Loyola honors 2020 Athletic Hall of Famers

2020+inductees+to+the+Wolf+Pack+Athletic+Hall+of+Fame+gather+during+halftime+at+a+basketball+hall+of+fame+game+.+Those+pictured+were+inducted+officially+at+the+ceremony+Jan.+18%2C+2020.+Courtesy+of+Kyle+Encar
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Loyola honors 2020 Athletic Hall of Famers

2020 inductees to the Wolf Pack Athletic Hall of Fame gather during halftime at a basketball hall of fame game . Those pictured were inducted officially at the ceremony Jan. 18, 2020. Courtesy of Kyle Encar

2020 inductees to the Wolf Pack Athletic Hall of Fame gather during halftime at a basketball hall of fame game . Those pictured were inducted officially at the ceremony Jan. 18, 2020. Courtesy of Kyle Encar

2020 inductees to the Wolf Pack Athletic Hall of Fame gather during halftime at a basketball hall of fame game . Those pictured were inducted officially at the ceremony Jan. 18, 2020. Courtesy of Kyle Encar

2020 inductees to the Wolf Pack Athletic Hall of Fame gather during halftime at a basketball hall of fame game . Those pictured were inducted officially at the ceremony Jan. 18, 2020. Courtesy of Kyle Encar

Brendan Heffernan

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Past and present members of Loyola athletics packed the Danna Center on Jan. 18 as the athletic department and Alumni Association celebrated the new class of Wolf Pack Athletics Hall of Fame inductees.

The evening’s first inductee was Peggy Moore Andry, A‘67, a Loyola tennis player who went on to enjoy a decade-long professional career.

“She paved the way for the 130 women we have wear the maroon and gold today,” said Athletic Director Brett Simpson.

“I don’t remember losing any dual matches,” Andry said with a smile. “But memories can be bad.”

The next inductee was Brian Mason, A‘08, who Simpson called the best baseball player to come through Loyola since intercollegiate sports were reinstated. Still the Wolf Pack’s all-time hits leader, Mason became only the third Loyola baseball player to turn pro since the program’s hiatus ended in 1991.

In his speech, Mason described some of the challenges he faced early on in his Loyola career, namely being redshirted for his freshman season.

“I learned a valuable lesson my freshman year,” Mason said. “Life doesn’t always give you what you want, but it gives you what you need.”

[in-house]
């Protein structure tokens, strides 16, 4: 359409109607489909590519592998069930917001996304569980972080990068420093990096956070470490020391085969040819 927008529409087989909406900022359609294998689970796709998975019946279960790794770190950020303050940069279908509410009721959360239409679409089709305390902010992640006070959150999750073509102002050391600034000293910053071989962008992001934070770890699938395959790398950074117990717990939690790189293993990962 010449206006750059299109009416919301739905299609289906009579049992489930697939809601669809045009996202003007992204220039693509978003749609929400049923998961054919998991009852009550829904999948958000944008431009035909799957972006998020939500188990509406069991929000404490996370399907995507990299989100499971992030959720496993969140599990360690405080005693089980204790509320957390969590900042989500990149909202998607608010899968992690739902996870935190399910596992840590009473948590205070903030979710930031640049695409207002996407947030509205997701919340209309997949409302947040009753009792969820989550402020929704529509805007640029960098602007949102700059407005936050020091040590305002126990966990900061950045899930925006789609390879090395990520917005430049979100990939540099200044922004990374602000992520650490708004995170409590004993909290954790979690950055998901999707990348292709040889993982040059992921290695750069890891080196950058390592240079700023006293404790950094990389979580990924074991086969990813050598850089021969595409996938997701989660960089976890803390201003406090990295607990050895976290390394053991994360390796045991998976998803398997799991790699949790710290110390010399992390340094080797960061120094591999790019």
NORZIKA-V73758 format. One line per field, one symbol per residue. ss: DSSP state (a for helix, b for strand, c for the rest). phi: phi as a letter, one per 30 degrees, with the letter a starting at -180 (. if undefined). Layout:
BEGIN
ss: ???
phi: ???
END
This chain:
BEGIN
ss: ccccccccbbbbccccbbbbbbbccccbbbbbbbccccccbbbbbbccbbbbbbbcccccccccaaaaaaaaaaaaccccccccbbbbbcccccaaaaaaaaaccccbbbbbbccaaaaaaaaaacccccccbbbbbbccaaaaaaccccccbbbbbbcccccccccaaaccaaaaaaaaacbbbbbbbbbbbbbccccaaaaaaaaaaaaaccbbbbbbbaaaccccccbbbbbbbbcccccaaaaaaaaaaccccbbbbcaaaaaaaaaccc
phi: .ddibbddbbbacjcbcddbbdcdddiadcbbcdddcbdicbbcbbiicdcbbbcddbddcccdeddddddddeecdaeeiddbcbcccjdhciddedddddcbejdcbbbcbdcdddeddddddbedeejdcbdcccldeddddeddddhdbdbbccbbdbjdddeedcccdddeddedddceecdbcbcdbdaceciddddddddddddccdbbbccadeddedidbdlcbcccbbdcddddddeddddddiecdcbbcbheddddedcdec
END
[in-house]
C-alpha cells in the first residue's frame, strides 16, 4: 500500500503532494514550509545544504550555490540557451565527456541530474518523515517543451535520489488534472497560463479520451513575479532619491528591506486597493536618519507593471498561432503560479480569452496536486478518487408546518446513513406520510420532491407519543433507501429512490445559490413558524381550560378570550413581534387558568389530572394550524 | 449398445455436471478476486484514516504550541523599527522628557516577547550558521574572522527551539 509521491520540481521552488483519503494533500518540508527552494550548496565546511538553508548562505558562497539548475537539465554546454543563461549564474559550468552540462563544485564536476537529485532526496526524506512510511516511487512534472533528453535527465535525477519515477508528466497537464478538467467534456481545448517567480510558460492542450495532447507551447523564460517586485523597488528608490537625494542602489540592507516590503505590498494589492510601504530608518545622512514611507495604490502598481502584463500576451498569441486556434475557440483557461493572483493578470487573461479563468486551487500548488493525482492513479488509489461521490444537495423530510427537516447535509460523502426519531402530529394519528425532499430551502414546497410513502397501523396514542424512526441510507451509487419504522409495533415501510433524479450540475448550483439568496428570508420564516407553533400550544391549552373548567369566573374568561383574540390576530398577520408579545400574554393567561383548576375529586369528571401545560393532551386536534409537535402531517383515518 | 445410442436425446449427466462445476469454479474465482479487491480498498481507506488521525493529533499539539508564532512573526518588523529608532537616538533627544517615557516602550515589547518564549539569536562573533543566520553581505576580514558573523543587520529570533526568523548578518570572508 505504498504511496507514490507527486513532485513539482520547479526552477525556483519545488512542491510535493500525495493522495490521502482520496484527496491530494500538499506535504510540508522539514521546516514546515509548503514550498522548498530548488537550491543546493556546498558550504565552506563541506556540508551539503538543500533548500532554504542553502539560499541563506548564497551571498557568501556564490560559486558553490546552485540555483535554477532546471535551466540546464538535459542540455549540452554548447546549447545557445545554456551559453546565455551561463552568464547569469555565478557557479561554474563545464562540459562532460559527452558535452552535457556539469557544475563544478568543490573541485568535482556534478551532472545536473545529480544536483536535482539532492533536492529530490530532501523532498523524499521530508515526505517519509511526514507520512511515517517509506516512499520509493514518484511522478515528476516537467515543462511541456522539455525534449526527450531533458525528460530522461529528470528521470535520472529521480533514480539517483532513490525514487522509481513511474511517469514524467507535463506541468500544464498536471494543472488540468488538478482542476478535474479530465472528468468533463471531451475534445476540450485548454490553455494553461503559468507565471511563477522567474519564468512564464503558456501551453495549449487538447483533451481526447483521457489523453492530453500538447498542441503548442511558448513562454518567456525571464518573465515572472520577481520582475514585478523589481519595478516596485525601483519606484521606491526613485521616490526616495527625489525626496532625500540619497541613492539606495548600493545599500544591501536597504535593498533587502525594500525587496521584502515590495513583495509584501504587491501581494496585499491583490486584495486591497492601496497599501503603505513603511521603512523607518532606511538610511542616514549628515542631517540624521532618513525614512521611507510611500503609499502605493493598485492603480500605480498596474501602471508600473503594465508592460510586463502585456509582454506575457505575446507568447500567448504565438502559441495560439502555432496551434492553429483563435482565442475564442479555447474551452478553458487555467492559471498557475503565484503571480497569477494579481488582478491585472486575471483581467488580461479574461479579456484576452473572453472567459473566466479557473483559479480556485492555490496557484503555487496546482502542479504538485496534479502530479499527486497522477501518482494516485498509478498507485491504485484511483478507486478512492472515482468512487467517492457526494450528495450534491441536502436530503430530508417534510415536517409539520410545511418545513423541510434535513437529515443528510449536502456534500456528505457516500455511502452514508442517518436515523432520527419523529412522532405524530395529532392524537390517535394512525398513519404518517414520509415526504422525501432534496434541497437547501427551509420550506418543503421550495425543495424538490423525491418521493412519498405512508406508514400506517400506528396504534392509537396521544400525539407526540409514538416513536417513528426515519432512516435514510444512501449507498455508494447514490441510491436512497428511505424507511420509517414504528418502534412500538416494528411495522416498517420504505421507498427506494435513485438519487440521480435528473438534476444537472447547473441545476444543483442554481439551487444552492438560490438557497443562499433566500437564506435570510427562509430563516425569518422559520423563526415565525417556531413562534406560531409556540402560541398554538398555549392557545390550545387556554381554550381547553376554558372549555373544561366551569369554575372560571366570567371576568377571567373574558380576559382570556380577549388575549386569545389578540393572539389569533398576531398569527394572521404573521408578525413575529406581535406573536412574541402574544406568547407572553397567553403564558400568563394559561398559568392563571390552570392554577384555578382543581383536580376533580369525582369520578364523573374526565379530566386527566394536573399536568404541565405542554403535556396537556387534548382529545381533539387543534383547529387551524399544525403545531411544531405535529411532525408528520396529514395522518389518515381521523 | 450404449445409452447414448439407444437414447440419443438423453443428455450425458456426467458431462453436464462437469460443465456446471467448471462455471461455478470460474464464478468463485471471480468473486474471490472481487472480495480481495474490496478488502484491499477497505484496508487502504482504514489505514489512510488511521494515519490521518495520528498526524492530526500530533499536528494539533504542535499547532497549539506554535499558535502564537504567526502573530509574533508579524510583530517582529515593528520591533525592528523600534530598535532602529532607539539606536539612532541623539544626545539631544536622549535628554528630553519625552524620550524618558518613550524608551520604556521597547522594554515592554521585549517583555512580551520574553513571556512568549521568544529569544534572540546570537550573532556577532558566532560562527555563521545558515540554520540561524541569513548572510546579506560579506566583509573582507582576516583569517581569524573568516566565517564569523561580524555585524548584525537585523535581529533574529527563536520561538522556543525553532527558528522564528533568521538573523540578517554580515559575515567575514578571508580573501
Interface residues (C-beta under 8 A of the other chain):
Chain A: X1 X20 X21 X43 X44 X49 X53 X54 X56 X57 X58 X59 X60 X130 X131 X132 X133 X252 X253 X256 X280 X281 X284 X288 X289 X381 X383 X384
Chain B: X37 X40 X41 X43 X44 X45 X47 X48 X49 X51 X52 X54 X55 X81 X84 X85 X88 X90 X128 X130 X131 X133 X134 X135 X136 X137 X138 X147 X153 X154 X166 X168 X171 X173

Mason’s patience paid off as he would go on to make all two conference teams and be selected to Wolf Pack baseball’s all-decade team for the 2000s.

The crowd cheered for the last group of inductees of the night: the 2002 conference champion baseball team and their head coach Dan Moreau. The event’s program was adorned with a nearly two-page photo of the team post-championship proudly displaying a Loyola baseball banner as well as more than a few retro haircuts.

Moreau’s speech was filled with digs at the expense of his former players and assistant coaches, all met by a chorus of laughter from the men and women who remembered his time with the Wolf Pack. One of his main targets for these jokes was none other than the current athletic director.

“Before we canonize St. Brett, I’ll tell you how we first met,” Moreau said.

Moreau described chastising the current athletic director for gulping down a slurpee in the dugout during the first game he coached him. Simpson went on to play for Moreau at Loyola and later became a member of the Wolf Pack coaching staff.

“Brett was like my fourth son,” said Moreau. “I’ve known him since he was 15 and by the time I left (Loyola), he was my third-base coach and my most-trusted advisor.”

Moreau ended his speech on an emotional note, sharing his struggles with suicidal thoughts and depression, before opening up about how much his former players meant to him.

“You’re all my sons,” said Moreau holding back tears. “With this honor, I feel like the richest man in town.”

As he finished his speech, dozens of former players rushed to embrace their coach, some holding back tears themselves.